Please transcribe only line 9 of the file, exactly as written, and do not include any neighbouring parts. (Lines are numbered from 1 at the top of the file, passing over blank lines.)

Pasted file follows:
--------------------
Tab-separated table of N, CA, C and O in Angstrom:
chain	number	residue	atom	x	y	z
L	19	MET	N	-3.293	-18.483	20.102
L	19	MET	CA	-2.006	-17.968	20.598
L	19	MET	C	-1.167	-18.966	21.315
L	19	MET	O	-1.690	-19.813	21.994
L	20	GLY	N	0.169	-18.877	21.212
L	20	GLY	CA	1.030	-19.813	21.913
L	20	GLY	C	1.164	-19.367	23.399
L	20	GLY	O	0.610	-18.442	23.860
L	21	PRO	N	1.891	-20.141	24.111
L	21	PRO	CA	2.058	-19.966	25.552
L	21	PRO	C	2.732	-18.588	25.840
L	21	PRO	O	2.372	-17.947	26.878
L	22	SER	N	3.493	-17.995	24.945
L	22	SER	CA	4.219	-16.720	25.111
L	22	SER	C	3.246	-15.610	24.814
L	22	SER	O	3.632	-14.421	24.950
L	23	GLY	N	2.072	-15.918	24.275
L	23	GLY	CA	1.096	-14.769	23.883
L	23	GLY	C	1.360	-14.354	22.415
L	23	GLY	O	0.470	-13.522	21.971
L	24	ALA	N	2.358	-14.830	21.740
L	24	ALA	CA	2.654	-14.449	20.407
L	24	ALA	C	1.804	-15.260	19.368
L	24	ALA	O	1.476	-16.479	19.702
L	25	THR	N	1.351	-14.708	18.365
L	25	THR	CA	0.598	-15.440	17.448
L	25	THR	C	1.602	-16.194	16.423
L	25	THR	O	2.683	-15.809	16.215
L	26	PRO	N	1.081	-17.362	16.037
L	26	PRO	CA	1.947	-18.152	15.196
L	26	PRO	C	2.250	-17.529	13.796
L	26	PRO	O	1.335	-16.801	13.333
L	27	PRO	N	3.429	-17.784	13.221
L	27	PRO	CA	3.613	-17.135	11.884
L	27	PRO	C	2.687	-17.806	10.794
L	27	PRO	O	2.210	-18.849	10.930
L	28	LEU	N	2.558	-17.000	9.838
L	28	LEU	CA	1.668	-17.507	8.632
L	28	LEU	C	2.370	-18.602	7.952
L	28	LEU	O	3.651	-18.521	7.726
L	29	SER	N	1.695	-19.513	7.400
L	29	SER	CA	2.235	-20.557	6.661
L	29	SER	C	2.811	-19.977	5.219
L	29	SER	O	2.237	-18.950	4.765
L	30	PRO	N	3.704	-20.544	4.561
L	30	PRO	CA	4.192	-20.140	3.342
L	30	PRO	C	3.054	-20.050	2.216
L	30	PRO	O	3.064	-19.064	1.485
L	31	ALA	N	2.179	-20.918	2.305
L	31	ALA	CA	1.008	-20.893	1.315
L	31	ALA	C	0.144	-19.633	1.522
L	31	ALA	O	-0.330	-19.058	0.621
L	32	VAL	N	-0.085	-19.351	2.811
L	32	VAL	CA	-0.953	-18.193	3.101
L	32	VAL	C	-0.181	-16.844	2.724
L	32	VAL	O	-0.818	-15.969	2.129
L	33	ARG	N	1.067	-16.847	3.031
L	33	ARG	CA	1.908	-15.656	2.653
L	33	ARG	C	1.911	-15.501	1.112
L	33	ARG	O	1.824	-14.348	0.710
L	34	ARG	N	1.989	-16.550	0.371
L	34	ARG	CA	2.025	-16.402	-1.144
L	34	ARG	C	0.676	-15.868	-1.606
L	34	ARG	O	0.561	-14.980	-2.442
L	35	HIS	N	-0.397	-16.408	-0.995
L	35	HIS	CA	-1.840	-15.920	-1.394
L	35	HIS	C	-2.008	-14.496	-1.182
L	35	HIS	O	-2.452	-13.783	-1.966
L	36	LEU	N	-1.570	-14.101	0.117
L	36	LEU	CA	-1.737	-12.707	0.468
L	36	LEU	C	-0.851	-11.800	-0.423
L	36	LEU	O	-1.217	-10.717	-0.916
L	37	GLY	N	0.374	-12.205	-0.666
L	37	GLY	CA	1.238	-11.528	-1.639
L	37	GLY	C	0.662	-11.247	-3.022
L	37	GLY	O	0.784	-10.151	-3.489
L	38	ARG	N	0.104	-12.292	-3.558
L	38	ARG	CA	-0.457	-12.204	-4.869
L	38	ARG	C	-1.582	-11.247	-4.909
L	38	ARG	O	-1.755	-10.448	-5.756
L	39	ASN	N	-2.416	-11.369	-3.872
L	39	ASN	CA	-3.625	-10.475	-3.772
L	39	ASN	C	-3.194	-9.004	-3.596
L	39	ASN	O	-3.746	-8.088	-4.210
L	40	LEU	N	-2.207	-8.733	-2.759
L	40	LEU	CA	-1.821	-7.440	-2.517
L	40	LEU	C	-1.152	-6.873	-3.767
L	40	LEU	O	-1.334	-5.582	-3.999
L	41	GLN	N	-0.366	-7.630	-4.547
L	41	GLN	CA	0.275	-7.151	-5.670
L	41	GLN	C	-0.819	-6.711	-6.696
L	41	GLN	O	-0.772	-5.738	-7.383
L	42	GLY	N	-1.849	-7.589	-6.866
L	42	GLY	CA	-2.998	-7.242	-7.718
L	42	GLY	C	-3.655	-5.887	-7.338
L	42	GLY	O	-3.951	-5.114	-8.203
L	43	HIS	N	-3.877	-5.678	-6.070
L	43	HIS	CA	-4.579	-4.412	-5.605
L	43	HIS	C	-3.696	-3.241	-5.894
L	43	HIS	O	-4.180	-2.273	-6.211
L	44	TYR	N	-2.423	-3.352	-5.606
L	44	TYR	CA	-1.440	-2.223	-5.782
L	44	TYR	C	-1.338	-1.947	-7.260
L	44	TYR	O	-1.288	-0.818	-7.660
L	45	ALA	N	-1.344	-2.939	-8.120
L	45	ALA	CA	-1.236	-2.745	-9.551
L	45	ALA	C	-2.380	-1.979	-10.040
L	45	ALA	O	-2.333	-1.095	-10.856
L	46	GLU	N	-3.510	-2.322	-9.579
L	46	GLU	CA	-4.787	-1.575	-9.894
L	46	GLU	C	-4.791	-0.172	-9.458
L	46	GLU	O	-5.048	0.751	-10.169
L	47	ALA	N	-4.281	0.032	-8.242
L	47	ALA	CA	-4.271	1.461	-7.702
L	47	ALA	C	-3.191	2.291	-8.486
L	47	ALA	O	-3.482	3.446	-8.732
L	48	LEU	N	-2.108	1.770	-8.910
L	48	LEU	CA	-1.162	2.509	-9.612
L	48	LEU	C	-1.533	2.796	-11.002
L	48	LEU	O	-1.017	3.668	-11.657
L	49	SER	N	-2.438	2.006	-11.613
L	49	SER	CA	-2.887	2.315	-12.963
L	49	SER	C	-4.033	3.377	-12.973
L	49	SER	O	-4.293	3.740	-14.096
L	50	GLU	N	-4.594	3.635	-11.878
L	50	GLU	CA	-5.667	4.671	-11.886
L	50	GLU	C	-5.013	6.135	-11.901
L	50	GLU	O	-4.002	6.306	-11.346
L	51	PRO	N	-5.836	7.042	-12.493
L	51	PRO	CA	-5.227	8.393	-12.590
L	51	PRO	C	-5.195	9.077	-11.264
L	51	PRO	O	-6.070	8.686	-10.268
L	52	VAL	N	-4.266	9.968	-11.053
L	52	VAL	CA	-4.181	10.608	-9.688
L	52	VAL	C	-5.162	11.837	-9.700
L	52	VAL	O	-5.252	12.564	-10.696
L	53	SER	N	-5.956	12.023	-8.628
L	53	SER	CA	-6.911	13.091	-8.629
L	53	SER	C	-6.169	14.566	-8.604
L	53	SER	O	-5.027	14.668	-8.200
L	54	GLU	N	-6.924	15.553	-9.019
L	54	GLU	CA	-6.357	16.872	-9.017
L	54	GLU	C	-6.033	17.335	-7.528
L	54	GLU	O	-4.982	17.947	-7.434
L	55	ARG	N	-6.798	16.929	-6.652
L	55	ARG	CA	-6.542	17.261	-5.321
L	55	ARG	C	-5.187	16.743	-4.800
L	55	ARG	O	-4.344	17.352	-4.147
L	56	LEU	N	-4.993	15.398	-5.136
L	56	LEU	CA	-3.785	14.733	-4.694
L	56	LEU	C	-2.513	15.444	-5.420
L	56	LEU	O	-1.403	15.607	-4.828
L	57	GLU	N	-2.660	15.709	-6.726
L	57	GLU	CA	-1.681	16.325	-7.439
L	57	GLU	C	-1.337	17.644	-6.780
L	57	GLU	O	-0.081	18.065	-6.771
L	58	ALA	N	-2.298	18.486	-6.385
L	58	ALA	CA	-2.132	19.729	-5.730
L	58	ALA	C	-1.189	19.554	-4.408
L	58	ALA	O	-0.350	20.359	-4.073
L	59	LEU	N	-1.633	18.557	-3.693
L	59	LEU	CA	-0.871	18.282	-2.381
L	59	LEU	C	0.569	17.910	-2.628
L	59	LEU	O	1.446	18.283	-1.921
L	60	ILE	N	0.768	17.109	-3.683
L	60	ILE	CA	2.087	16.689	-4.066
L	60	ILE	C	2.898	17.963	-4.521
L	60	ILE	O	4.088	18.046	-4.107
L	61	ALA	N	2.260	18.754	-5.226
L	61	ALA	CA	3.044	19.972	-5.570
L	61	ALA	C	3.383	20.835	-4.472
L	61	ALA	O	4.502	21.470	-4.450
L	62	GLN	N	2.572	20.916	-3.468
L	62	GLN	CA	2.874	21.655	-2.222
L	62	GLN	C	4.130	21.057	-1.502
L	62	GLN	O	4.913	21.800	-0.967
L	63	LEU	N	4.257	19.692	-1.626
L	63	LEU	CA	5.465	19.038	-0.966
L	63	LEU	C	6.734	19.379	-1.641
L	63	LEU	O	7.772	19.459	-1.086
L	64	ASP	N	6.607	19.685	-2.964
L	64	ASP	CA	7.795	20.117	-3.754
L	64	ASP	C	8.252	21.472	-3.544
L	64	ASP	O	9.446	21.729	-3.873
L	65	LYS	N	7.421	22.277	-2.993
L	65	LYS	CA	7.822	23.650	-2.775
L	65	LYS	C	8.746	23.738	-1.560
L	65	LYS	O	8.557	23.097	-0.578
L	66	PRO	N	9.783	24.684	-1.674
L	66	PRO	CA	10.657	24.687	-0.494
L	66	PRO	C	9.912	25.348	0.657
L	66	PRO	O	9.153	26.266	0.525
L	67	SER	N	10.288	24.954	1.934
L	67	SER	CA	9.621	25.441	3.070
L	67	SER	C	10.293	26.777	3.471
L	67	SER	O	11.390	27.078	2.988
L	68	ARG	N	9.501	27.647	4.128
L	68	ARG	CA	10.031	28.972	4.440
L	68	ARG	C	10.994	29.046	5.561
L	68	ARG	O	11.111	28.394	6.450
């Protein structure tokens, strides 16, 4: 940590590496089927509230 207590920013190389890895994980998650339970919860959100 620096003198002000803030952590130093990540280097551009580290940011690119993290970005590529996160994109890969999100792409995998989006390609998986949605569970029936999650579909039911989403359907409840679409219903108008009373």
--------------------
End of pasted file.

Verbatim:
L	20	GLY	C	1.164	-19.367	23.399